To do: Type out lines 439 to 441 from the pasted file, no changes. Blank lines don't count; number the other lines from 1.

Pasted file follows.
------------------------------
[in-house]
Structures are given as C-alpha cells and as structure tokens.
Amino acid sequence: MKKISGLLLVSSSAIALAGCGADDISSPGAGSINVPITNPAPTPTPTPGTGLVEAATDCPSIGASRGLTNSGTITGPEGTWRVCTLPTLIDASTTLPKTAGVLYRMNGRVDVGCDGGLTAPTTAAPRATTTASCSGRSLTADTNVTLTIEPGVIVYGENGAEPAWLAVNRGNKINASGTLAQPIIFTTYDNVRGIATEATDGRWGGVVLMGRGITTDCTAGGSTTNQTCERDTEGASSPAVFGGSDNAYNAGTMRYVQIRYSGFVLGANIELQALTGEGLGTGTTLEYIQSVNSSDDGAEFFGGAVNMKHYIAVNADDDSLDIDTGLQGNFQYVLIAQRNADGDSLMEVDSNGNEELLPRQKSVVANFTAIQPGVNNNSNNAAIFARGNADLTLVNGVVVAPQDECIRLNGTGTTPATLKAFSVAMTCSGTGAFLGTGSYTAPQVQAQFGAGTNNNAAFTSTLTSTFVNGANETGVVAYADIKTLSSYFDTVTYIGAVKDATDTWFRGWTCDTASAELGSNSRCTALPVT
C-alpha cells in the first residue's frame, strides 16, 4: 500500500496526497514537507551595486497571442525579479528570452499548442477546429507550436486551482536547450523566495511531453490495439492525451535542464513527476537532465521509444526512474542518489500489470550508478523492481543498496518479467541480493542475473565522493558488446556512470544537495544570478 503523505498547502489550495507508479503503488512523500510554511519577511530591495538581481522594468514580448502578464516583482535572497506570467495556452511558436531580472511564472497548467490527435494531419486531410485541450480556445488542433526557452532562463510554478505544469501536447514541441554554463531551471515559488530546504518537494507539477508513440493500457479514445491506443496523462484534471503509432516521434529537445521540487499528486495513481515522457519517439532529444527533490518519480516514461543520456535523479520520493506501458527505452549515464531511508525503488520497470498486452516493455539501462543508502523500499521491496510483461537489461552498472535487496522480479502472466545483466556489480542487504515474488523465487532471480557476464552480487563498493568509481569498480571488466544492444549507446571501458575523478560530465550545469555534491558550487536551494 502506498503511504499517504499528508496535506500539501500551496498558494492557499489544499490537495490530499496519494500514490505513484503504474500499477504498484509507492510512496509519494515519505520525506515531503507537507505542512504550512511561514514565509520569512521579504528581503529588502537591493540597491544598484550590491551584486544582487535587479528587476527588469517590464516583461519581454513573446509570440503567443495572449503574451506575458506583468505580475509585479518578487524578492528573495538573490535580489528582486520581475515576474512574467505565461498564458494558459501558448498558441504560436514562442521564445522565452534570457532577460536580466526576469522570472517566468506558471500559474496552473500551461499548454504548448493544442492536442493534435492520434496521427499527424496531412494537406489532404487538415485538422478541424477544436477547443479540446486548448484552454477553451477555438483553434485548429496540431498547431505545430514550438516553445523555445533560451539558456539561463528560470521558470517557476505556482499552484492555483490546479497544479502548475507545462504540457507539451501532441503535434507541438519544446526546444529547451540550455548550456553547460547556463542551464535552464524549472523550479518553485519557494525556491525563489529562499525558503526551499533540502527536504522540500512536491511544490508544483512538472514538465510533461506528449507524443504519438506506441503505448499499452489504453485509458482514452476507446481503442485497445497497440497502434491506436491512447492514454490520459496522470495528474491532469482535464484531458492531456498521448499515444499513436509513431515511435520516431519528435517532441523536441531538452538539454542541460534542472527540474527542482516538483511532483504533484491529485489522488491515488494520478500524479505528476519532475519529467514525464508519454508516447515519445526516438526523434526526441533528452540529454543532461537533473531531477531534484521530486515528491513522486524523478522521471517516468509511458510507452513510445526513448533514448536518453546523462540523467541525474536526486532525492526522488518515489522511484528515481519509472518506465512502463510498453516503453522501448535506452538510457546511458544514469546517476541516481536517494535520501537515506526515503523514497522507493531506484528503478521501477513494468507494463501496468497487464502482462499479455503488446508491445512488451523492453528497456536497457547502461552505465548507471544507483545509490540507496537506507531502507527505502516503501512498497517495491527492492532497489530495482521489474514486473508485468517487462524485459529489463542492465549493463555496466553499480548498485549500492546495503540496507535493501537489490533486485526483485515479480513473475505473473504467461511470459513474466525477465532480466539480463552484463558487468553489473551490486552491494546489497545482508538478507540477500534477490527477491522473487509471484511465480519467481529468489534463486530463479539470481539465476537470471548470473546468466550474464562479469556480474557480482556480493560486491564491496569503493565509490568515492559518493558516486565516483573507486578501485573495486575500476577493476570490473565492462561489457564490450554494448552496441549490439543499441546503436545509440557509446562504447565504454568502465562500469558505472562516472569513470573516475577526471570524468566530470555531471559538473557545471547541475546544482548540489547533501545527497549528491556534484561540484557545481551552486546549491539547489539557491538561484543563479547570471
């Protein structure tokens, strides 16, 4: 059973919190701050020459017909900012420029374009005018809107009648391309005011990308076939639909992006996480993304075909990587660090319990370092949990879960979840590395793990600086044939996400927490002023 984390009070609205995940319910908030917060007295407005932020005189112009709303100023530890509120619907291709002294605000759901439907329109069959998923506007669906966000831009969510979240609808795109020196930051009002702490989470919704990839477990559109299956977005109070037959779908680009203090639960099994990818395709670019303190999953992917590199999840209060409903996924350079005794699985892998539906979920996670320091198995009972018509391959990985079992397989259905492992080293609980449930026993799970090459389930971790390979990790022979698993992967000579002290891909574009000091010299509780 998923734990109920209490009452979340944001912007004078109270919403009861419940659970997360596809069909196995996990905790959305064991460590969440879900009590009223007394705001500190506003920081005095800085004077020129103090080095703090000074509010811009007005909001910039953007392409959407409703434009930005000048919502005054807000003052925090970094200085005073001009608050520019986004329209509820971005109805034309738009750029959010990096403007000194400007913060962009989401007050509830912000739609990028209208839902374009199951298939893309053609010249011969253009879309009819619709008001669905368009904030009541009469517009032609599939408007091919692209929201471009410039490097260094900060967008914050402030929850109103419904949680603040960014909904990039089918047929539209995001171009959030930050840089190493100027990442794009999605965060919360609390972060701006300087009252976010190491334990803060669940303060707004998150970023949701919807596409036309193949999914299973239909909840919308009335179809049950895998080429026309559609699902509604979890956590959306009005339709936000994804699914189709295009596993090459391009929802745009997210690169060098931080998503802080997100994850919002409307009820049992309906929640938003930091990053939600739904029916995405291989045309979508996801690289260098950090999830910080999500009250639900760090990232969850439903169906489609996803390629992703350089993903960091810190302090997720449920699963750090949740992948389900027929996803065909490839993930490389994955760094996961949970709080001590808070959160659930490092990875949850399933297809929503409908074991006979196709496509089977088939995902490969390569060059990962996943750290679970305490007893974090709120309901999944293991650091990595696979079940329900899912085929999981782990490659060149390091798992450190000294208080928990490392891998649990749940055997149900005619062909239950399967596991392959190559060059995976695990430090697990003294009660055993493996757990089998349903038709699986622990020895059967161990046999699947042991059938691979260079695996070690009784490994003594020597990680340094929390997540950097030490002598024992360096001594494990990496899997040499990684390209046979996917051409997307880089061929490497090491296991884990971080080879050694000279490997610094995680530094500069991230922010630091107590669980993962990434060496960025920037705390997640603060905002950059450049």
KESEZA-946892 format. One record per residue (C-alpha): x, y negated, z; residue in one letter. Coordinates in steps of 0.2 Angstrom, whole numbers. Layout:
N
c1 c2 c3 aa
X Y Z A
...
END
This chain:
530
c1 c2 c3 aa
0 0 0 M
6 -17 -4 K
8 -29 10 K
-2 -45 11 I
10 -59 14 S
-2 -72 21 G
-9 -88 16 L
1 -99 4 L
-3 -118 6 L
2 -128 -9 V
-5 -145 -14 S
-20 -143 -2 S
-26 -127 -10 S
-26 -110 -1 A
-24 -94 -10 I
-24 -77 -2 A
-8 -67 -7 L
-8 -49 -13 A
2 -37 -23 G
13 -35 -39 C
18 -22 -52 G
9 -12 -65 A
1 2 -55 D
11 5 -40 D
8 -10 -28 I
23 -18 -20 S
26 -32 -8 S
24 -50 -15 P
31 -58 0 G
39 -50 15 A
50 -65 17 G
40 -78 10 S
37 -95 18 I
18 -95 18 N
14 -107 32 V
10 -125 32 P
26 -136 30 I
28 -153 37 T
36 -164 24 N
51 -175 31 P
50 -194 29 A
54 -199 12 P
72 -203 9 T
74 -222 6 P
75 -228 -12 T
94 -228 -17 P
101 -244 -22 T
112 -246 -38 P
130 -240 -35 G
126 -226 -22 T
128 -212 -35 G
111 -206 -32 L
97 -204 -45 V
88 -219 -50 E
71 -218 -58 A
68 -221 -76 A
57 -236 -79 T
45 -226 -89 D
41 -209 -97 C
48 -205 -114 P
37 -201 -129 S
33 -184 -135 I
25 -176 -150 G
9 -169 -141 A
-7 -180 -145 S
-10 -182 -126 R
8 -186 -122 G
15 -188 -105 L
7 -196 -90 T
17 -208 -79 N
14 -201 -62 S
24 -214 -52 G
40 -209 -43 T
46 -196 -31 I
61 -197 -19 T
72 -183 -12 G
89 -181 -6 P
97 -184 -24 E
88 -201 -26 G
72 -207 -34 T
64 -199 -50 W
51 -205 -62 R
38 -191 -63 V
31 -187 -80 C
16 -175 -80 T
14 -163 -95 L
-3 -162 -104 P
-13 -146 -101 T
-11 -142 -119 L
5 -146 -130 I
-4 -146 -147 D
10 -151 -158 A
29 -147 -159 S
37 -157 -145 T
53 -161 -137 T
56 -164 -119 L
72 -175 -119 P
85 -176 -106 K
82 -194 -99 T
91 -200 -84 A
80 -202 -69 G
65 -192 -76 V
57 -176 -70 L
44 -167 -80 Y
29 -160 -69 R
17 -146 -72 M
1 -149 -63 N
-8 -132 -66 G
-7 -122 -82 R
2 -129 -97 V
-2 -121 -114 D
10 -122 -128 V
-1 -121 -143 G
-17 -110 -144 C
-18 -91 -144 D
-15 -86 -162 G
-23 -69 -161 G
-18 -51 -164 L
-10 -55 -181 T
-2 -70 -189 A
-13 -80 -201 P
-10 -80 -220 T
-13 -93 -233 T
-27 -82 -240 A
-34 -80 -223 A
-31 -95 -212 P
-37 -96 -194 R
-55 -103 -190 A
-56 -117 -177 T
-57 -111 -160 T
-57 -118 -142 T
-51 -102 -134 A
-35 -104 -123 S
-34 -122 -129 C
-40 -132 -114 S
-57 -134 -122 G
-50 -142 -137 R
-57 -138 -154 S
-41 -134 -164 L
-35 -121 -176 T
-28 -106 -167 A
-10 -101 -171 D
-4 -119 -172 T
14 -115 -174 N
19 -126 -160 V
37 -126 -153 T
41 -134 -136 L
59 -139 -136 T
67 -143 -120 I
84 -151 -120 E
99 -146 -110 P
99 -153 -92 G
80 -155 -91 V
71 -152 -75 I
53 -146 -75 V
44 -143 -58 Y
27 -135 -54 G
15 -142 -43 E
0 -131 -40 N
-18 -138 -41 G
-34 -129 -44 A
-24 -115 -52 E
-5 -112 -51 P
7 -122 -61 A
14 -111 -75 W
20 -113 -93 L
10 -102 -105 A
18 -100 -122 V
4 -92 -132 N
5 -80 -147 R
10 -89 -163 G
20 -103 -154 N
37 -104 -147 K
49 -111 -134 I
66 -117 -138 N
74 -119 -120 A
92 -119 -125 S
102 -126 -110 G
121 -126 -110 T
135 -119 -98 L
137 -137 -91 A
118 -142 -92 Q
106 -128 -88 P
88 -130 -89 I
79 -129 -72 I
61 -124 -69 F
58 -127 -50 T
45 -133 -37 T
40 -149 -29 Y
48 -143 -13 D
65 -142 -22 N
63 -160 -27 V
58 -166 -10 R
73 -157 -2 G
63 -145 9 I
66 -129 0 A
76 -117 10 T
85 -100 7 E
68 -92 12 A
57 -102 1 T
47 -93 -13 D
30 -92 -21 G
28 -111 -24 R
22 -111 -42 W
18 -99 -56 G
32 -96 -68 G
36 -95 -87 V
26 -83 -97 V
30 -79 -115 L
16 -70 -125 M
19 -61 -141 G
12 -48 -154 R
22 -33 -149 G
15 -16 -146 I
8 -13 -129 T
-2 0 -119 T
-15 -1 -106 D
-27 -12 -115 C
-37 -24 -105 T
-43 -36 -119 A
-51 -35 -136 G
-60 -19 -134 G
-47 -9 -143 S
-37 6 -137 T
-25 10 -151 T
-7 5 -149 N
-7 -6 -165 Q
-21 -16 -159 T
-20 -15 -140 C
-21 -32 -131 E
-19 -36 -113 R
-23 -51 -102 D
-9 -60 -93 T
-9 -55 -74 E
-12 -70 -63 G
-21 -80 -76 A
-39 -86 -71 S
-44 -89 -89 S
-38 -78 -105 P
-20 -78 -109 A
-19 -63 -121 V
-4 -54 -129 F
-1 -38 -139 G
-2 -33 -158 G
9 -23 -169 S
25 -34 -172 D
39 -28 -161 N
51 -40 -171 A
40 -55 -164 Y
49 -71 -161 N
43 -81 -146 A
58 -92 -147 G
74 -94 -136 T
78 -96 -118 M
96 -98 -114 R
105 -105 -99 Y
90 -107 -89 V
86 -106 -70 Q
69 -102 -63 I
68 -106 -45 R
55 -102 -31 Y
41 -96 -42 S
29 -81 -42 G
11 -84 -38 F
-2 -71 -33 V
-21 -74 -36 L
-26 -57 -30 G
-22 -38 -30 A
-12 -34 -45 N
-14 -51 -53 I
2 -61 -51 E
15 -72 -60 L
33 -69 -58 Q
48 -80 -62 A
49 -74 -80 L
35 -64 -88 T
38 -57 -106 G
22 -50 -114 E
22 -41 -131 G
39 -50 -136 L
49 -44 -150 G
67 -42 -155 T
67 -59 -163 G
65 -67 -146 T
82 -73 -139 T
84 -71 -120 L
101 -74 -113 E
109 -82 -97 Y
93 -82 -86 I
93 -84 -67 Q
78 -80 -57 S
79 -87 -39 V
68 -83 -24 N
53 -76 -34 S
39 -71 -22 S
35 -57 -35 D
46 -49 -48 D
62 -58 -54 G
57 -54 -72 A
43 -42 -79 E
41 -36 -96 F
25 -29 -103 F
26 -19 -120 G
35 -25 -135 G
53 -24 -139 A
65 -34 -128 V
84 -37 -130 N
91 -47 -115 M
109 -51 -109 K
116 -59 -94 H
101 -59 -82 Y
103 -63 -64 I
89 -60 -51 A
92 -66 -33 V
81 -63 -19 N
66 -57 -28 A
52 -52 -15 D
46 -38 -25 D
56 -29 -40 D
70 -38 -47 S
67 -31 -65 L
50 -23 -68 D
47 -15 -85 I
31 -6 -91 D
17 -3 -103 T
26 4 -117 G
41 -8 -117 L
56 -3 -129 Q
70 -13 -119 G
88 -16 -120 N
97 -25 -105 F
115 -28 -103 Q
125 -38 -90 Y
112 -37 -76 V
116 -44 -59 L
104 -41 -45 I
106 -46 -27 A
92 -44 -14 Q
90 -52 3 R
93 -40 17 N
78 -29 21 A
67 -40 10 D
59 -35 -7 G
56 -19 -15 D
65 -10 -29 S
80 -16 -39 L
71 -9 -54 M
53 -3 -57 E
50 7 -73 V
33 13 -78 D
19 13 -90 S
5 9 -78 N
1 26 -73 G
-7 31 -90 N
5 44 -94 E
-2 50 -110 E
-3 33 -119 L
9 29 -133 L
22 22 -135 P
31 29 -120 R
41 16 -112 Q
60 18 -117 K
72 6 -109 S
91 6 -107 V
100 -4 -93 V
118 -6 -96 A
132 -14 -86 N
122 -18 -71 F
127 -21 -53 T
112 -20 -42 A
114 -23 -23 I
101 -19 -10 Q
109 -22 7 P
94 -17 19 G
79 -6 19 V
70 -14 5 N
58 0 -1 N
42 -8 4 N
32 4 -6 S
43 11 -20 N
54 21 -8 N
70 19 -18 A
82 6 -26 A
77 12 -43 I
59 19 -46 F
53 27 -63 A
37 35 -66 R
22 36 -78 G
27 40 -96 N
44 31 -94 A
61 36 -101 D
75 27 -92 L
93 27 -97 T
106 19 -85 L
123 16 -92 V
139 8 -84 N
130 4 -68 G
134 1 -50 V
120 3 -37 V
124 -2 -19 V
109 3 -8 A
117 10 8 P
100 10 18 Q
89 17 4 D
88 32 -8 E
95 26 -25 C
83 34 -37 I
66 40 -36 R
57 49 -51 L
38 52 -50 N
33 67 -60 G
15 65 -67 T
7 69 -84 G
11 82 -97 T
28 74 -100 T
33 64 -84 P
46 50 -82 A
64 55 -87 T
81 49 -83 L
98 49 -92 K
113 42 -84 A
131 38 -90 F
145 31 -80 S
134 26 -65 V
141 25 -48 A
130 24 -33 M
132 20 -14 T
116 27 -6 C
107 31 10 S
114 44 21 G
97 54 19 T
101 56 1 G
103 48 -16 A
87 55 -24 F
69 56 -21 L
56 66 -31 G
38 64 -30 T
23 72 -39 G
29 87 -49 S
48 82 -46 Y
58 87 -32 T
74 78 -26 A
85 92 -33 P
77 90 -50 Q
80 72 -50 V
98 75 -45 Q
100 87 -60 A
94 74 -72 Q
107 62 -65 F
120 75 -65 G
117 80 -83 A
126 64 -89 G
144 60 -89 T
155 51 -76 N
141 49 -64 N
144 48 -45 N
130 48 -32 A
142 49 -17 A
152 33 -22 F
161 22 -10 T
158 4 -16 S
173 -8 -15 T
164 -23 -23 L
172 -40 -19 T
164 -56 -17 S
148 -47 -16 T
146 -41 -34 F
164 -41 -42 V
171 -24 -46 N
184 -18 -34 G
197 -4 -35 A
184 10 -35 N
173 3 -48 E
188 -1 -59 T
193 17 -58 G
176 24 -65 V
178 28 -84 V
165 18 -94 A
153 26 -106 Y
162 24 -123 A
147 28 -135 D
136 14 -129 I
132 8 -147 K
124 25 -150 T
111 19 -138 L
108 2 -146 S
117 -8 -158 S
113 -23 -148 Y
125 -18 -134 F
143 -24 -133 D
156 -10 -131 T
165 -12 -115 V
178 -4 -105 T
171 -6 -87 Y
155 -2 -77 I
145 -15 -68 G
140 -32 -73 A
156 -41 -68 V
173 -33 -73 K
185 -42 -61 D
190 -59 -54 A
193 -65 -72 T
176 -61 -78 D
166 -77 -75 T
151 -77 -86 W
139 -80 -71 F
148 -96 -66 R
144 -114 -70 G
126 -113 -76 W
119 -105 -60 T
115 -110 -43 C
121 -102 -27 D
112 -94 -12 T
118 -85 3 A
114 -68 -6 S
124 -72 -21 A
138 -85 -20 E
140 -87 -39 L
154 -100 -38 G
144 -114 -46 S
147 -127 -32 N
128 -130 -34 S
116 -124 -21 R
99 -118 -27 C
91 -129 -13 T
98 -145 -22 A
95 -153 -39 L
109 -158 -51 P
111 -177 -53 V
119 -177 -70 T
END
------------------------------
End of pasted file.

141 25 -48 A
130 24 -33 M
132 20 -14 T